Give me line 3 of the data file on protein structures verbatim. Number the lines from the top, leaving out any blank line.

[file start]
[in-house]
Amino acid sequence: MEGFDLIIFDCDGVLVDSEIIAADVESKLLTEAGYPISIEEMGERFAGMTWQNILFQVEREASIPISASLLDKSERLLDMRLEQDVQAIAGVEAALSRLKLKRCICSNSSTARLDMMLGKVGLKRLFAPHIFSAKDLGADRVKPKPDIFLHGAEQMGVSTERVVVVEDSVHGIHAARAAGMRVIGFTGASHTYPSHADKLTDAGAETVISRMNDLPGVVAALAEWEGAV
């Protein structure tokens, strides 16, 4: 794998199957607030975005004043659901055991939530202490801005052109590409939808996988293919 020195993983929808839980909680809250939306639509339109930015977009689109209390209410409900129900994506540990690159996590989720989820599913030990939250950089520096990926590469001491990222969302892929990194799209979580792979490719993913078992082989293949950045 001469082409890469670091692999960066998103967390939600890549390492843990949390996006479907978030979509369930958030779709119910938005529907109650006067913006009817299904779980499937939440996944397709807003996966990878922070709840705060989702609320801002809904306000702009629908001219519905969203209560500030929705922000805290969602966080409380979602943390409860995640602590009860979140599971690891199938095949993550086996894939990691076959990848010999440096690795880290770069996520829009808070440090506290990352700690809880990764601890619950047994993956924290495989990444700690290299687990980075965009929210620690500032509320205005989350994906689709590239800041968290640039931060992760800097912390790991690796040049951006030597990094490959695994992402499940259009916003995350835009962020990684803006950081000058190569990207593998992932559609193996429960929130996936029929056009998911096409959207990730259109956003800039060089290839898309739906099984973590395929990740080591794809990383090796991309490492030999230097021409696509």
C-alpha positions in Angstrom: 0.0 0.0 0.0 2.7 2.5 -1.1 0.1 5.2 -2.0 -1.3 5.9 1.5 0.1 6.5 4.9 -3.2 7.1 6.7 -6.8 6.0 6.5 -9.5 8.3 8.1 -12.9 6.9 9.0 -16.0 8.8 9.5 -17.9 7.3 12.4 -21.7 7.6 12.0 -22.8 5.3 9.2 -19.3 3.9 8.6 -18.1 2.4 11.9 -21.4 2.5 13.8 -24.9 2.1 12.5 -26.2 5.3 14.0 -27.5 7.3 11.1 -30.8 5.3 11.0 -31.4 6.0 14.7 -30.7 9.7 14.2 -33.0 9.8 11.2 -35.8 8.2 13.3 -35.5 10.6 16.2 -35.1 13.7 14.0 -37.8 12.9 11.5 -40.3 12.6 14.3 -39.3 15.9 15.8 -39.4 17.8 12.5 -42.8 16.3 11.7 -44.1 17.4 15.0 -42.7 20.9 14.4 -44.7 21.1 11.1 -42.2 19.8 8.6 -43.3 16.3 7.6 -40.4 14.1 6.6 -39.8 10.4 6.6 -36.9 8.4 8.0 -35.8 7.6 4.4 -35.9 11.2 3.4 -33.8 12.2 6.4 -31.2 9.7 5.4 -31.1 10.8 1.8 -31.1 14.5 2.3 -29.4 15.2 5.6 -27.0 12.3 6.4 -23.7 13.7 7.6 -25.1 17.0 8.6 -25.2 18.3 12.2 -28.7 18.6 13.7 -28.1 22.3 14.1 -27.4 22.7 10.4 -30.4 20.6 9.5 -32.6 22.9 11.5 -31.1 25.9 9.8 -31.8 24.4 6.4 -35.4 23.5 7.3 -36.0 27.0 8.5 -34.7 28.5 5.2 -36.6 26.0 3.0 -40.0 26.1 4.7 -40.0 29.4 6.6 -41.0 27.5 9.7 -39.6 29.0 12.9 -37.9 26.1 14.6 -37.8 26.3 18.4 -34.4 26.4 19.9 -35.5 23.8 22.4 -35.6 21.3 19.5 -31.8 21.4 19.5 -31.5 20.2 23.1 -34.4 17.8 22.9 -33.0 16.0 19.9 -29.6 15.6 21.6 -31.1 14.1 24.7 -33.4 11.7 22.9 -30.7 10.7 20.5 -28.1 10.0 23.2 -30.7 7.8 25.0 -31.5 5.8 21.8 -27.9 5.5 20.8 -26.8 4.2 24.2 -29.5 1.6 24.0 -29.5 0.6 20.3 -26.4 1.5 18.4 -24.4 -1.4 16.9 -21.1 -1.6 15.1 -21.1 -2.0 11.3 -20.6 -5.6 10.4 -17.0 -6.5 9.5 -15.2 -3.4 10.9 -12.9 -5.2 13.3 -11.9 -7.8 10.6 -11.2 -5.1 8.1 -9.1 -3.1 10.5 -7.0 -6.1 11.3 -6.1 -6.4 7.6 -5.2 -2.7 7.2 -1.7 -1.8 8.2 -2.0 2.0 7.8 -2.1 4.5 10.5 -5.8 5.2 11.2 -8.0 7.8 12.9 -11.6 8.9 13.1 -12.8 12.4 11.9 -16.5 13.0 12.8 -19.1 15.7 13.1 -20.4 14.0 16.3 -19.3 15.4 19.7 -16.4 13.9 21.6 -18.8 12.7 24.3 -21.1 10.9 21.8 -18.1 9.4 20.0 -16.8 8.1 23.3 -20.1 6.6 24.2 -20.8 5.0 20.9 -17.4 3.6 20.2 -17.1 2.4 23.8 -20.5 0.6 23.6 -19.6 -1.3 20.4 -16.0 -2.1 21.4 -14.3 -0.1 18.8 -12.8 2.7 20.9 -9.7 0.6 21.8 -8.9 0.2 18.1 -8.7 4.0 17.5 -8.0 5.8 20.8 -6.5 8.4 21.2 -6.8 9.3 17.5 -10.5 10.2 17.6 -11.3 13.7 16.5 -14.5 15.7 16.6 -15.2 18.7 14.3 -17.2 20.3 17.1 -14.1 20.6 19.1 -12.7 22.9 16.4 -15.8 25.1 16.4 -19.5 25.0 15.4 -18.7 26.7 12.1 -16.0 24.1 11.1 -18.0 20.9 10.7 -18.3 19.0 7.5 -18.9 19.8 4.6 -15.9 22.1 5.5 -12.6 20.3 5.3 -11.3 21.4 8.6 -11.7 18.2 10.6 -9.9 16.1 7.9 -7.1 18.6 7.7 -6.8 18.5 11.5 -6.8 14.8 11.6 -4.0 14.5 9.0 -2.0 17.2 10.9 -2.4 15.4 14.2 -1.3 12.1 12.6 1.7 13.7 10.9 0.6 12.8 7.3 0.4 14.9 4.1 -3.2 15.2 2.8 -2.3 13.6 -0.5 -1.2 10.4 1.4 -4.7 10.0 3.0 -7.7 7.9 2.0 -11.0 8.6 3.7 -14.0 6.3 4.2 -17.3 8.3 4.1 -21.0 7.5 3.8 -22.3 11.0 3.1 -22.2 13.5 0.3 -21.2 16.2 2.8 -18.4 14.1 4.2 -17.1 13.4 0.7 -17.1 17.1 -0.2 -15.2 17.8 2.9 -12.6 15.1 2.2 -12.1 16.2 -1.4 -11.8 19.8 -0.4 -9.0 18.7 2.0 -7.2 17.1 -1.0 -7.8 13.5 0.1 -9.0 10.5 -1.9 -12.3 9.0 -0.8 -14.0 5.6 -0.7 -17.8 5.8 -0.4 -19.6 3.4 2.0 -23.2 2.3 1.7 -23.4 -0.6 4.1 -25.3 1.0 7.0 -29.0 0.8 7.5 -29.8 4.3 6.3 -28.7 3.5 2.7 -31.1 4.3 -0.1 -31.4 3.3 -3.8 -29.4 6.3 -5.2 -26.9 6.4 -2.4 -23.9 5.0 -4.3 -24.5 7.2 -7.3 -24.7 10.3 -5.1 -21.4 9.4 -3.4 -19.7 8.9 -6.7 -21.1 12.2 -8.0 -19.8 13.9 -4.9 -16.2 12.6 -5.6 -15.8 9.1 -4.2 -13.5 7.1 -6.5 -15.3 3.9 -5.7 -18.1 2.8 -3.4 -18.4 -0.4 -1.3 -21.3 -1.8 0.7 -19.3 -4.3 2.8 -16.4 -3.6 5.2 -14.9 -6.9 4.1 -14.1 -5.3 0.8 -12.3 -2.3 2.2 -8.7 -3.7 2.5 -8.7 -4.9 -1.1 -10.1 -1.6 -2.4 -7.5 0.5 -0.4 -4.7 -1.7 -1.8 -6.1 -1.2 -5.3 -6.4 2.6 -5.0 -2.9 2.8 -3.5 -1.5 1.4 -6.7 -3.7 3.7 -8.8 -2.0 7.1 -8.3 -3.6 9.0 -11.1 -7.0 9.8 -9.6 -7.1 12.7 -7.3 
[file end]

């Protein structure tokens, strides 16, 4: 794998199957607030975005004043659901055991939530202490801005052109590409939808996988293919 020195993983929808839980909680809250939306639509339109930015977009689109209390209410409900129900994506540990690159996590989720989820599913030990939250950089520096990926590469001491990222969302892929990194799209979580792979490719993913078992082989293949950045 001469082409890469670091692999960066998103967390939600890549390492843990949390996006479907978030979509369930958030779709119910938005529907109650006067913006009817299904779980499937939440996944397709807003996966990878922070709840705060989702609320801002809904306000702009629908001219519905969203209560500030929705922000805290969602966080409380979602943390409860995640602590009860979140599971690891199938095949993550086996894939990691076959990848010999440096690795880290770069996520829009808070440090506290990352700690809880990764601890619950047994993956924290495989990444700690290299687990980075965009929210620690500032509320205005989350994906689709590239800041968290640039931060992760800097912390790991690796040049951006030597990094490959695994992402499940259009916003995350835009962020990684803006950081000058190569990207593998992932559609193996429960929130996936029929056009998911096409959207990730259109956003800039060089290839898309739906099984973590395929990740080591794809990383090796991309490492030999230097021409696509």